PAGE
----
Roman coins discovered in the ruins of a Japanese castle

It is in the ruins of a medieval castle in Japan that local archaeologists unearthed ancient coins from the Roman Empire, dated from 300 to 400 AD. They thus bear witness to indirect exchanges between the Roman Empire and the Empire of the Rising Sun, via China.

On the island of Okinawa in Japan, Katsuren Castle, a feudal residence (12th-18th centuries) excavated since 2013, is on the UNESCO World Heritage List. It was in the ruins of this castle that at the end of last September, Japanese archaeologists unearthed four small copper coins from the Roman Empire, mixed with other currencies, including some Ottoman ones, and dated to 300-400 CE. At Okinawa International University, archaeologist Hiroki Miyagi carried out their X-ray analysis, which notably revealed a portrait of the Roman Emperor Constantine I (272-337) on one, and a soldier holding a spear on the other.

But then, how could these pieces have reached this point, the links between the Roman Empire and that of the rising sun not existing at that time?  » We do not believe that there was any direct contact between the West and Ryukyu, Okinawa Island, but we do know that there was intense trade with China and the Southeast Asia between the 14th and 19th centuries explains Hiroki Miyagi, thus suggesting a role for China in the appearance of these currencies in Japan.  » These coins may have arrived via China, as Chinese traders may have obtained them from Muslim merchants he continues.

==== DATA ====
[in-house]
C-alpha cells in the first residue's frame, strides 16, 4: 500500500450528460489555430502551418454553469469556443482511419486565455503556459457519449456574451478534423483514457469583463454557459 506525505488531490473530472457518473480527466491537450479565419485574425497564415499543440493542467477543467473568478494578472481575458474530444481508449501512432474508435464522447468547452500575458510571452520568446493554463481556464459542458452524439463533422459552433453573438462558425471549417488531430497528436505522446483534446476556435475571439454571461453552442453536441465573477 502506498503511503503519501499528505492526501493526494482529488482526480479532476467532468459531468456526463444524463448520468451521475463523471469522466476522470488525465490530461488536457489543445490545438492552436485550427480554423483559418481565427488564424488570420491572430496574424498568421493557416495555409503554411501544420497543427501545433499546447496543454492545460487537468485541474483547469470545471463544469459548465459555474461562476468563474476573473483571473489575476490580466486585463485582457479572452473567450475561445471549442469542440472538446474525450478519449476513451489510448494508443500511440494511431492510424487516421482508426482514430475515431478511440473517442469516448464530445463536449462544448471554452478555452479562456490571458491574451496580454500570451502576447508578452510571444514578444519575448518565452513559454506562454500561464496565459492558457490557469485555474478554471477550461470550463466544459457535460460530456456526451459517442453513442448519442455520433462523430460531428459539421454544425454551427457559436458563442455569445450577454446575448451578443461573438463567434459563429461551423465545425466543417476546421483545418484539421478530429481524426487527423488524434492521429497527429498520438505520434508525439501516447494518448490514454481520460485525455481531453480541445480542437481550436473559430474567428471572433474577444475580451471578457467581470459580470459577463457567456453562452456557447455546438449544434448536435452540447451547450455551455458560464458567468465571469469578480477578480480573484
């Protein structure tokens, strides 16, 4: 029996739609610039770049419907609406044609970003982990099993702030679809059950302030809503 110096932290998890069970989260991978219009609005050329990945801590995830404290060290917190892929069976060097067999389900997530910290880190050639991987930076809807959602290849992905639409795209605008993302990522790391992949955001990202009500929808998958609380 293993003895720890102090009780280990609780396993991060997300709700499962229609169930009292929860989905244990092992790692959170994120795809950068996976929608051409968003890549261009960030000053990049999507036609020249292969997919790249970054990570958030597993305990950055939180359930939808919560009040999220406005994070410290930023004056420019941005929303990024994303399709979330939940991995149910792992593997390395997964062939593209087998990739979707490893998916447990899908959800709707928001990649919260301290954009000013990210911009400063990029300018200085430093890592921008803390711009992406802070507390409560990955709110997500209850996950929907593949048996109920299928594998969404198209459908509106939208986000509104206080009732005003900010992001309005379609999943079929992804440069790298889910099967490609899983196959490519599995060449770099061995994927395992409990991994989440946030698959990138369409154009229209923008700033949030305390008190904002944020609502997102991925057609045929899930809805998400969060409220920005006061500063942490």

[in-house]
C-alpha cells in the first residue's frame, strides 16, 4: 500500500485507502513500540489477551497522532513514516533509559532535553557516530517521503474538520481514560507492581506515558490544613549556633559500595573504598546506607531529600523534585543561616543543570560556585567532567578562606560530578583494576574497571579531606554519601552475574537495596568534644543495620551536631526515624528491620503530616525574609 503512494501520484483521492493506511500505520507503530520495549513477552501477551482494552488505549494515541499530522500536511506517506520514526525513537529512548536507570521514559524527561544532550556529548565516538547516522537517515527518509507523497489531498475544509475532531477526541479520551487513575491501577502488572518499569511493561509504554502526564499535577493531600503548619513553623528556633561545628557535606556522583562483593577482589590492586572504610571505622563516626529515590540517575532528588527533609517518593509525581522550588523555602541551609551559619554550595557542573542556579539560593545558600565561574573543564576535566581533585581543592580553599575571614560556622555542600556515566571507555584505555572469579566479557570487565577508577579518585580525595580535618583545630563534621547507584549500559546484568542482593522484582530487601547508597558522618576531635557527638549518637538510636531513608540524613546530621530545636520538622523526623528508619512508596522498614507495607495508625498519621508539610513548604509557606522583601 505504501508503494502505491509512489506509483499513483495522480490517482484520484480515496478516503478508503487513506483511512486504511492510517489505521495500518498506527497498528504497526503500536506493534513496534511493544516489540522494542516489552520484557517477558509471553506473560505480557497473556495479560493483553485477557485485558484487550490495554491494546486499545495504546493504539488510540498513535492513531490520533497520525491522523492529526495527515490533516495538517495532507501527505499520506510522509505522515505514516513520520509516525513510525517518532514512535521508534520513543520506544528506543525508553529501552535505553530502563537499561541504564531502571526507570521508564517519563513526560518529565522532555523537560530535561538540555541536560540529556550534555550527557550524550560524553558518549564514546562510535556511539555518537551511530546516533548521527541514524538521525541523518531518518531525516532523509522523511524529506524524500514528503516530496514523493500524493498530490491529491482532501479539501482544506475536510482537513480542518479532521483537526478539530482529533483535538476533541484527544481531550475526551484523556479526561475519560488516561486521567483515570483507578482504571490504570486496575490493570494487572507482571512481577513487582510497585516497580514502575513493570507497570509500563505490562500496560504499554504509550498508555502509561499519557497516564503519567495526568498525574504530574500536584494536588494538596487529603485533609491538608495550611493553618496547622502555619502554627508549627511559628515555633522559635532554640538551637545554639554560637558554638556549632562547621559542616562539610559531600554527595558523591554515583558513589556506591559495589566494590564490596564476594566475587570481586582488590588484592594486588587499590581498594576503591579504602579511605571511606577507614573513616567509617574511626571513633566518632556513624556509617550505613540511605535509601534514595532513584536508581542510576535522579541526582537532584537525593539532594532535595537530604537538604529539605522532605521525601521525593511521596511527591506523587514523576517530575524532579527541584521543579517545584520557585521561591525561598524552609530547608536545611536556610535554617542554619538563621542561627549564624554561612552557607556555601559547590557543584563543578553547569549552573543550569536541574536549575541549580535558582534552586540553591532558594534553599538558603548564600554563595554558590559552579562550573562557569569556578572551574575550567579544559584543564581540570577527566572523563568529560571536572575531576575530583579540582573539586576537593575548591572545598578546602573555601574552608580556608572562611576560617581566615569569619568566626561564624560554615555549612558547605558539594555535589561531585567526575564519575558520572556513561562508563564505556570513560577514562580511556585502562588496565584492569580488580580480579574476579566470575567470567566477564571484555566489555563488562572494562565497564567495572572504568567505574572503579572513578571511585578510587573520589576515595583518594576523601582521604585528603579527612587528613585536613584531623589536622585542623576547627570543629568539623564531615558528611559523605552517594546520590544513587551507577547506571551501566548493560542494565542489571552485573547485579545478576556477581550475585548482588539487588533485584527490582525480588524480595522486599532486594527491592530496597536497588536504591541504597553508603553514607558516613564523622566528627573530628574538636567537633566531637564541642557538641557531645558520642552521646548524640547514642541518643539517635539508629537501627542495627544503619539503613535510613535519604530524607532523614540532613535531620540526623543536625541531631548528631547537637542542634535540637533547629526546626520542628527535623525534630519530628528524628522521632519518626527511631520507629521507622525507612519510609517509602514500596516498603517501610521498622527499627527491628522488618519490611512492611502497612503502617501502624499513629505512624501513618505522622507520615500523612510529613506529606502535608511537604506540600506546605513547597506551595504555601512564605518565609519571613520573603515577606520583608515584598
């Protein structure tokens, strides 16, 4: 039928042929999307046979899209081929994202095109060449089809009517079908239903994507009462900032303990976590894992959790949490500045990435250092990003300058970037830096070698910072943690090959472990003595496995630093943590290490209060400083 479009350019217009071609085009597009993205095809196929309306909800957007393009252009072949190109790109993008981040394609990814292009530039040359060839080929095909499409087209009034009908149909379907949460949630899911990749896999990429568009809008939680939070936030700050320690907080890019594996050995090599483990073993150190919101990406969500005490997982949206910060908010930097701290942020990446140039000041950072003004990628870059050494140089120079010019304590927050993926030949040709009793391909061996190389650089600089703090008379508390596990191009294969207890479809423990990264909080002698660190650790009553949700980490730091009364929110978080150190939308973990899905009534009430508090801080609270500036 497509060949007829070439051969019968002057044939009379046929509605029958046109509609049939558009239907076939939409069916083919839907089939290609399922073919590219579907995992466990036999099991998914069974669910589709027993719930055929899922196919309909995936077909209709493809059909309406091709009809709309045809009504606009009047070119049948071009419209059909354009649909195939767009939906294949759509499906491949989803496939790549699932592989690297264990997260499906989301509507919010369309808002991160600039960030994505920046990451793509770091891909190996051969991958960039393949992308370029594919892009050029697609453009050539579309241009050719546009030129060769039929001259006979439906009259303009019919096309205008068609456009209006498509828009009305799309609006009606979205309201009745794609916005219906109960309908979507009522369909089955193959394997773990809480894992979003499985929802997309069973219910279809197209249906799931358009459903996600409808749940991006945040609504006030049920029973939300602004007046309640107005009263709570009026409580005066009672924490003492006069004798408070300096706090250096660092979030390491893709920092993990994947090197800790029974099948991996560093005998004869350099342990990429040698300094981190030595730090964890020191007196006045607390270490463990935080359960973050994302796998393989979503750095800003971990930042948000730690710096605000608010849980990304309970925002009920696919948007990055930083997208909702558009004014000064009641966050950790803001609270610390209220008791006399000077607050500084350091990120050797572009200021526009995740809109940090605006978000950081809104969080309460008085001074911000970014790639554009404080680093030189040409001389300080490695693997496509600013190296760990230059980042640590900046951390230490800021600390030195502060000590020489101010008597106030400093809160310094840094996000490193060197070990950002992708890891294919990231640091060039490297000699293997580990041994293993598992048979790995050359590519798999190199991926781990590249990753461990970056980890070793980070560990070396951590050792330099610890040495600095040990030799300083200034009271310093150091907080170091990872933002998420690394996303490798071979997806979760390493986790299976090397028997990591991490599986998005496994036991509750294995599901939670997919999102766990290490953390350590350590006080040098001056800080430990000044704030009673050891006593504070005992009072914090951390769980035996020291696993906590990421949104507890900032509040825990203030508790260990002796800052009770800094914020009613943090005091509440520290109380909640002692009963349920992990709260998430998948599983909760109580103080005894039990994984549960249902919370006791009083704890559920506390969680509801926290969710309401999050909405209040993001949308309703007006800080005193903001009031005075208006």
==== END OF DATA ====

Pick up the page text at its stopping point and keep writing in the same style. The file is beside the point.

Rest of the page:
(Credits: Urama Board of Education)

A few days ago, an announcement was made and seems to echo this; the supposed discovery of two 2nd-century Chinese skeletons in a Roman cemetery in London, thus reminding us that the links between the West and the Far East were closer than we think. Indeed, according to Chinese annals, exchanges between the Roman Empire and China existed from the 2nd century, notably via India.

(Credits: Urama Board of Education)

Source: japantimes, cnn

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